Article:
Short-Term Corticosteroids Then Lamivudine and Plasma Exchanges to Treat Hepatitis B Virus–Related Polyarteritis Nodosa

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To assess the efficacy and safety of lamivudine, an antiviral agent that strongly inhibits hepatitis B virus (HBV) DNA replication, combined with plasma exchanges after short-term corticosteroids for HBV-related polyartertitis nodosa (PAN).


Ten patients (8 men, 2 women, mean ± SD age 50.4 ± 14.4 years) with previously untreated HBV-related PAN were included in a multicenter, prospective, observational trial. Oral prednisone (1 mg/kg/day) was given for 1 week, then tapered and withdrawn within 1 week. Then, lamivudine (100 mg/day or less in the case of renal insufficiency) was started for a maximum of 6 months. Plasma exchanges were performed simultaneously and scheduled as follows: 3/week for 3 weeks, 2/week for 2 weeks, then 1/week until hepatitis B e antigen (HBeAg) to anti-HBe antibody (HBeAb) seroconversion was obtained or until 2–3 months of clinical recovery was sustained. The primary trial endpoint was clinical recovery from HBV-PAN at 6 months. The secondary endpoint was loss of detectable serum HBeAg and HBV DNA, and HBeAg to HBeAb seroconversion at 9 months.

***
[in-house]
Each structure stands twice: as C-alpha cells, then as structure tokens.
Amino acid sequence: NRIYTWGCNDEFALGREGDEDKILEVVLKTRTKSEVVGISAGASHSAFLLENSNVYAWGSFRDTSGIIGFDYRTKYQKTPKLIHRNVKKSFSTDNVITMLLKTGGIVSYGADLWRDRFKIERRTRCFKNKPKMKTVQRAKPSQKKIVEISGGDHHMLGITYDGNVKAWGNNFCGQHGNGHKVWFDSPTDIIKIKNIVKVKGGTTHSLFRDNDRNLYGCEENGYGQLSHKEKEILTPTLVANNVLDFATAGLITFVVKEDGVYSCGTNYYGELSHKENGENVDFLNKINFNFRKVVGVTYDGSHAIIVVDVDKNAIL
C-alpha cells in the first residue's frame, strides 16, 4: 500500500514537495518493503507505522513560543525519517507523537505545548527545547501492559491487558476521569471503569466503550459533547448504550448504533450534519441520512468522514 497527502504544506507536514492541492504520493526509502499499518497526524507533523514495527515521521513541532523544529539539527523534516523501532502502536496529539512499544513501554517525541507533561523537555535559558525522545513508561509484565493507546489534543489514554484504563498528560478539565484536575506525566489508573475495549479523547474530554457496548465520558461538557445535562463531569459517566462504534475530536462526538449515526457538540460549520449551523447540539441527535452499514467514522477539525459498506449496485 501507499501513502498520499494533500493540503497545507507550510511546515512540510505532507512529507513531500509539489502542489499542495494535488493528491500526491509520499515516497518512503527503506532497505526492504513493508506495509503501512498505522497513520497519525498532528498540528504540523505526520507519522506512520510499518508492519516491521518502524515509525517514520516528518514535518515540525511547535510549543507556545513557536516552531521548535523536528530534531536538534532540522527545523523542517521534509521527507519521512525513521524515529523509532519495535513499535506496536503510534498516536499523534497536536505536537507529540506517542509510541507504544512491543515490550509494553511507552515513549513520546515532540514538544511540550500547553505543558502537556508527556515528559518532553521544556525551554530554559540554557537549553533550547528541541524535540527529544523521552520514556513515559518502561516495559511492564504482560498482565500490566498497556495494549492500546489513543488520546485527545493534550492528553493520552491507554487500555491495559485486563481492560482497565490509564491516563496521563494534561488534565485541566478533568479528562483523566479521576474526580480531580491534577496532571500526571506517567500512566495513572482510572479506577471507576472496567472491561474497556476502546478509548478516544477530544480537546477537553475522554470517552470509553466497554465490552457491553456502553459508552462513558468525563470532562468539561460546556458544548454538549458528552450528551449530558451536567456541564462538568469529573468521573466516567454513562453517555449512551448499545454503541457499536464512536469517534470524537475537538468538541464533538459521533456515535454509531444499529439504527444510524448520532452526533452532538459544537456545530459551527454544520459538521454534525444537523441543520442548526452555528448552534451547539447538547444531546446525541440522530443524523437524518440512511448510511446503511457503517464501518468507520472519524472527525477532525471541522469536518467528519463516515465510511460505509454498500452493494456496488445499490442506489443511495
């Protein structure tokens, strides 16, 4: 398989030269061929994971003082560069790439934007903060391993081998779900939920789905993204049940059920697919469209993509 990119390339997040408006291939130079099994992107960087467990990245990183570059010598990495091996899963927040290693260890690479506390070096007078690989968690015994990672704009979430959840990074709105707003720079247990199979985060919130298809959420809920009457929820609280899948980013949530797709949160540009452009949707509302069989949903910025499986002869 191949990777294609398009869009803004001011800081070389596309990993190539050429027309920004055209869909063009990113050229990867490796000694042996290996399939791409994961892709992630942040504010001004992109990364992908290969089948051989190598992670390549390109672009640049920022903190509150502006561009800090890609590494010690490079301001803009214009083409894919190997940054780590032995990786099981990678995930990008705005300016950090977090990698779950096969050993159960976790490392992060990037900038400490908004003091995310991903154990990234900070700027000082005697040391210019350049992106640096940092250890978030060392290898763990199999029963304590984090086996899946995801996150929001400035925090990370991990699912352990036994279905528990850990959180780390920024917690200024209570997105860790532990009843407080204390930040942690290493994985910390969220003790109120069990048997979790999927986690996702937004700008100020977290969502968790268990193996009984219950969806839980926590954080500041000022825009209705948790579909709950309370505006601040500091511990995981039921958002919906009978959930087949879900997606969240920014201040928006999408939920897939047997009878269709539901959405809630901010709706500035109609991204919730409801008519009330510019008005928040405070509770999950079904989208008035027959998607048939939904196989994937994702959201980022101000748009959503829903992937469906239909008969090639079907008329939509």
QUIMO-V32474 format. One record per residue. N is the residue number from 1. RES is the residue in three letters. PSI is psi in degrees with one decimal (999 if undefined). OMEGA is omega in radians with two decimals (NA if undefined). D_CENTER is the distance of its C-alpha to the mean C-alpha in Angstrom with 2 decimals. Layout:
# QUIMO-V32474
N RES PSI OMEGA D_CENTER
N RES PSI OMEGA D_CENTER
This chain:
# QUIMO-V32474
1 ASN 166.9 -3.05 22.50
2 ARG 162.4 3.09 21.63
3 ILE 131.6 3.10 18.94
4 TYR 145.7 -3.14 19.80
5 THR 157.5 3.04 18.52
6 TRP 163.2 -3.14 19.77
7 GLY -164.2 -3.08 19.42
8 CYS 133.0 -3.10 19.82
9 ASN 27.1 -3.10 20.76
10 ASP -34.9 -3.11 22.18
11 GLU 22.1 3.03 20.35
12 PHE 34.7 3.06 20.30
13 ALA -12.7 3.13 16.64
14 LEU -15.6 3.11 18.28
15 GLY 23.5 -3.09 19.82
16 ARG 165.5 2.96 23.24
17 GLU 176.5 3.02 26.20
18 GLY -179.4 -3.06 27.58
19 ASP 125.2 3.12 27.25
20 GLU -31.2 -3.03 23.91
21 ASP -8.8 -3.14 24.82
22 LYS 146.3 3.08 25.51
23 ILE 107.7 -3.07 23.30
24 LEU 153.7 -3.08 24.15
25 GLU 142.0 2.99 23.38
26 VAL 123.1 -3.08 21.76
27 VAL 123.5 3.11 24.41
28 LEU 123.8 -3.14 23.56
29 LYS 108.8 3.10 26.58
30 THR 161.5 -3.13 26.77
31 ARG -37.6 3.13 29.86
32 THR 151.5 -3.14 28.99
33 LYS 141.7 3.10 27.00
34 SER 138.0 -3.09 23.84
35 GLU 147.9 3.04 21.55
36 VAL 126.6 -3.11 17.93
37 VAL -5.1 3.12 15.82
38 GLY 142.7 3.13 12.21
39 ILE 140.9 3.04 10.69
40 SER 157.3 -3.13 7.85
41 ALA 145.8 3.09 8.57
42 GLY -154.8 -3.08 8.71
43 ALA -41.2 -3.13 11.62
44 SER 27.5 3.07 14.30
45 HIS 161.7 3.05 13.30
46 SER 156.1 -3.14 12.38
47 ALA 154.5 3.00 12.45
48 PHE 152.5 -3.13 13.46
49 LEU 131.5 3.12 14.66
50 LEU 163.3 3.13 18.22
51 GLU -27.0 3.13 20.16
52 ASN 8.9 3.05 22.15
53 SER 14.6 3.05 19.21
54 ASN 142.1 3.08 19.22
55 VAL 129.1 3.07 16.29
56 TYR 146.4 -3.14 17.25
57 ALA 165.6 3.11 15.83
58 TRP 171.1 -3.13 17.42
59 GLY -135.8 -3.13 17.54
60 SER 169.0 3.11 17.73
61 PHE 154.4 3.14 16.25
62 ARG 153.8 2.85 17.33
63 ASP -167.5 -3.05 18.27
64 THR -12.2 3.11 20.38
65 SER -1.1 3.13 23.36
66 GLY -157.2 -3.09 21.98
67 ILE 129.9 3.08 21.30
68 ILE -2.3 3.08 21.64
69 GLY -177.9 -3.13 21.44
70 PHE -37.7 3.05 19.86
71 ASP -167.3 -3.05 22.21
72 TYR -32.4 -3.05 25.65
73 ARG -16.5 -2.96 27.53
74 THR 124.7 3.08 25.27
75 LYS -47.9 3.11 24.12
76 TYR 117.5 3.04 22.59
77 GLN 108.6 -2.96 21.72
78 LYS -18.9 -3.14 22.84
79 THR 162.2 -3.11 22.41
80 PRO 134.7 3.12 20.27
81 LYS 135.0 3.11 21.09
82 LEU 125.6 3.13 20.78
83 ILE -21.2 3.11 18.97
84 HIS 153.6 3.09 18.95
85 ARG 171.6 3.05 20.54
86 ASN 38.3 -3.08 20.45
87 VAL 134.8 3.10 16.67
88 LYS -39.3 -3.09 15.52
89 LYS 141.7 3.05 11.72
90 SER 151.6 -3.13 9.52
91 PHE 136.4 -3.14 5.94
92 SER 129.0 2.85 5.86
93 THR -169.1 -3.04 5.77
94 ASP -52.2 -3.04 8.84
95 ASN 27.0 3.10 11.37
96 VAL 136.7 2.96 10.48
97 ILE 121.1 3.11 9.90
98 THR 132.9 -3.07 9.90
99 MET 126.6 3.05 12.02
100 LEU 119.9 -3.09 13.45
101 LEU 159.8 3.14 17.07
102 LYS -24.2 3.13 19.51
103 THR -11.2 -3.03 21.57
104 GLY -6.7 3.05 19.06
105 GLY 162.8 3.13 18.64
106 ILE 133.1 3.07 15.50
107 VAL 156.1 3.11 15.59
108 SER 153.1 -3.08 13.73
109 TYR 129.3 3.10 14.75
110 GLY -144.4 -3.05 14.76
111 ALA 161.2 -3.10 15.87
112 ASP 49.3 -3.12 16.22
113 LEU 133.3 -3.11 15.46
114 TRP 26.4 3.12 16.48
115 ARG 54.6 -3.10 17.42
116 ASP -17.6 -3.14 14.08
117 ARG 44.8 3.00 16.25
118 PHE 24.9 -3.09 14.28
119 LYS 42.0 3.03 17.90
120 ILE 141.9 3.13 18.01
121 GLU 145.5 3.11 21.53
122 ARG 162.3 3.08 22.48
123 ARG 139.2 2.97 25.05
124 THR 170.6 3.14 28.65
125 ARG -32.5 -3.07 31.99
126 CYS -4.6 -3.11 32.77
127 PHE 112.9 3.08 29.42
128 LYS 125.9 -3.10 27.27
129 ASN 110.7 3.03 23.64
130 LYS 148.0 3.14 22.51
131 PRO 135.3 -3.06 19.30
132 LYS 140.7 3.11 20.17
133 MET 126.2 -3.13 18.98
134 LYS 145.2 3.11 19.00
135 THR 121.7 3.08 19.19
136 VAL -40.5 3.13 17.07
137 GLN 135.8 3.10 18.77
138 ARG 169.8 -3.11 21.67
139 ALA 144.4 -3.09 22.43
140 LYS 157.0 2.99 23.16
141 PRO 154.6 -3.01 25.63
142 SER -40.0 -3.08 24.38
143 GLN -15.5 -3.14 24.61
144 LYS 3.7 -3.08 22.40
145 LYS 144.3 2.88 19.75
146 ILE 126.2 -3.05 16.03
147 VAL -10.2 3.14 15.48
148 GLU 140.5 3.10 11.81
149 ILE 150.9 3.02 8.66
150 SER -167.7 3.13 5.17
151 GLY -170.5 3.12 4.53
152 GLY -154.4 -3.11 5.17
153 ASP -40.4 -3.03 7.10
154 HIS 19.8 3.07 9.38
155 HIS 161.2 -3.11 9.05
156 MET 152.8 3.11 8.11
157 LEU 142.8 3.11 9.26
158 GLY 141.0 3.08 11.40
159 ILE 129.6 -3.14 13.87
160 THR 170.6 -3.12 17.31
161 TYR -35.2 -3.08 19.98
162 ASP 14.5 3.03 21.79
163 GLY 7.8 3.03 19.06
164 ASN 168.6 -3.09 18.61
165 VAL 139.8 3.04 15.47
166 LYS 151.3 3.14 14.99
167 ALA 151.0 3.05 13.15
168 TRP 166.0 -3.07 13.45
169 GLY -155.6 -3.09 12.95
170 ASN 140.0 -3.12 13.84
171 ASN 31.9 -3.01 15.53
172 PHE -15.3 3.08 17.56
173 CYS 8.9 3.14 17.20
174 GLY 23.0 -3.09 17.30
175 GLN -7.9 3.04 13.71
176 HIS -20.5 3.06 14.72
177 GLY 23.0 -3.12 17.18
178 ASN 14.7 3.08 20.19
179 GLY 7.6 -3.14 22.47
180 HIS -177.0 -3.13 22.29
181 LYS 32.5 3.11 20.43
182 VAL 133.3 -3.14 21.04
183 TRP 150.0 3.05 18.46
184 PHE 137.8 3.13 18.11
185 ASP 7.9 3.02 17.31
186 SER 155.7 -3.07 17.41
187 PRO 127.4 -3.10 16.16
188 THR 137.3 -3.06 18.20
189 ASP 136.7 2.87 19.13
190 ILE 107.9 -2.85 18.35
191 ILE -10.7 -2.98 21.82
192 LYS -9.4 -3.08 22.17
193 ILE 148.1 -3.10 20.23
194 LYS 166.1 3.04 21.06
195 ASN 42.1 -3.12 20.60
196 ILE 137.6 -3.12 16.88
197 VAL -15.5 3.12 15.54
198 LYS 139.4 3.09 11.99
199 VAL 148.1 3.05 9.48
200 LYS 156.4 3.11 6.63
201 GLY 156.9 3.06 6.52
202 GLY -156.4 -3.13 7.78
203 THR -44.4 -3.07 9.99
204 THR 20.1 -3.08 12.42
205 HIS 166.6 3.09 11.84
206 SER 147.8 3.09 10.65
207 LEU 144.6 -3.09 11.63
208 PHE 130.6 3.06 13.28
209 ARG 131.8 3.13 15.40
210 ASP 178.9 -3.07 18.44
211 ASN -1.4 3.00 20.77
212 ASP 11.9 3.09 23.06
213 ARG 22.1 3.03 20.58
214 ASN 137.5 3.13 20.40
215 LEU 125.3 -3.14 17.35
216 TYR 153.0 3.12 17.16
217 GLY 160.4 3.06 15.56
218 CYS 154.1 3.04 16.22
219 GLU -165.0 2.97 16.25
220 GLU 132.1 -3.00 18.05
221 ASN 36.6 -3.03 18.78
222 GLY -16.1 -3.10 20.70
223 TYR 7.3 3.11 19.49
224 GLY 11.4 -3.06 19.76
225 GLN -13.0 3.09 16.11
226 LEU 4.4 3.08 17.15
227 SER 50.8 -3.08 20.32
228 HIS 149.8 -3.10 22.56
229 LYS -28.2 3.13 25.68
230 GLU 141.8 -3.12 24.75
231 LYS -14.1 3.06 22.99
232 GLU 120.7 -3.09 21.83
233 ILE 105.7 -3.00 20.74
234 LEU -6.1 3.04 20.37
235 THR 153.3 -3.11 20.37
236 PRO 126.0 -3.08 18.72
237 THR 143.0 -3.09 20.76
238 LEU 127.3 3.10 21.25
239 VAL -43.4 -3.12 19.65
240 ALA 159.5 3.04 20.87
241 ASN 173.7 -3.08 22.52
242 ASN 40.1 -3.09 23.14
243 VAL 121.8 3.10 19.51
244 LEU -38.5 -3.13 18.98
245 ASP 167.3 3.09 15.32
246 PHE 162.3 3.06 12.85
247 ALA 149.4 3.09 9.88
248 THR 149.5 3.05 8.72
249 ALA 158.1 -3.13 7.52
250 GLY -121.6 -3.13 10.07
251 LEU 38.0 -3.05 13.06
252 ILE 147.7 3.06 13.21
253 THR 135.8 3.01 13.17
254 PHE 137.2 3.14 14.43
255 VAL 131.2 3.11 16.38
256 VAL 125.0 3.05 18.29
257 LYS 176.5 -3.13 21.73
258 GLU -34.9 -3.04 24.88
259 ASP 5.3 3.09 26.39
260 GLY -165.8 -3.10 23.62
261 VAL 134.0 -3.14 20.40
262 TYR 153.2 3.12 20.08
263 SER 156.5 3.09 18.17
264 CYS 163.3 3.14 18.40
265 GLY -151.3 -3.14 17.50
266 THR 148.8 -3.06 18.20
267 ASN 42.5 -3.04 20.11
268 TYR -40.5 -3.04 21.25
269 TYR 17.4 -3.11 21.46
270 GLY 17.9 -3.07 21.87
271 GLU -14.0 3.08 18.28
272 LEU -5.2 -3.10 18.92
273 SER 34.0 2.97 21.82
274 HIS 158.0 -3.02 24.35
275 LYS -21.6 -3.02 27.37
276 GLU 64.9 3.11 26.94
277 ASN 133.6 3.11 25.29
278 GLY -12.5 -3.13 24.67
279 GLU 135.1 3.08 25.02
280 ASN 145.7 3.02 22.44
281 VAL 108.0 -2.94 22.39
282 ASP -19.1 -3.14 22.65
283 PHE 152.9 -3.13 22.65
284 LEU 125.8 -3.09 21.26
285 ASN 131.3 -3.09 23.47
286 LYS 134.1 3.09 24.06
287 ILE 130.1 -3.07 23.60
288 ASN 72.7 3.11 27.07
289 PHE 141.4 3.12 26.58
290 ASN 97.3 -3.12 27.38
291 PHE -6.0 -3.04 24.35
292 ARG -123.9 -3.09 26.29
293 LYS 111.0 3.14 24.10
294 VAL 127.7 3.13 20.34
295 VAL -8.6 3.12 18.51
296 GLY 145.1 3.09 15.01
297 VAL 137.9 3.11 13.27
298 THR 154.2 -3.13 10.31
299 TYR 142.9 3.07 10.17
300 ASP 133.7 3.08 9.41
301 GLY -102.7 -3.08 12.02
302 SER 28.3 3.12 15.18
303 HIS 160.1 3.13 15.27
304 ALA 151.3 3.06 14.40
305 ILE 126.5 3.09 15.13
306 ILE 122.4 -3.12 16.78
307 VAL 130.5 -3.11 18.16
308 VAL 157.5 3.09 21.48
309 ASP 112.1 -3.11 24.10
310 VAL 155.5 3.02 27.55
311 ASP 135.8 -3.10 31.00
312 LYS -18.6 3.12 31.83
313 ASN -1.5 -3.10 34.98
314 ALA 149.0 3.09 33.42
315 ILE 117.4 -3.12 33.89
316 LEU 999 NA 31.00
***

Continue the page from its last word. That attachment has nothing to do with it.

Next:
One death, attributed to catheter-related septicemia, was recorded. At 6 months, all 9 survivors had achieved clinical recovery and by 9 months, 6 of 9 (66%) had seroconverted.


The strategy of short-term steroids followed by lamivudine and plasma exchanges effectively led to recovery from HBV-PAN. Because of its oral administration and good safety profile, lamivudine should henceforth be considered the antiviral agent of choice to treat HBV-related PAN.

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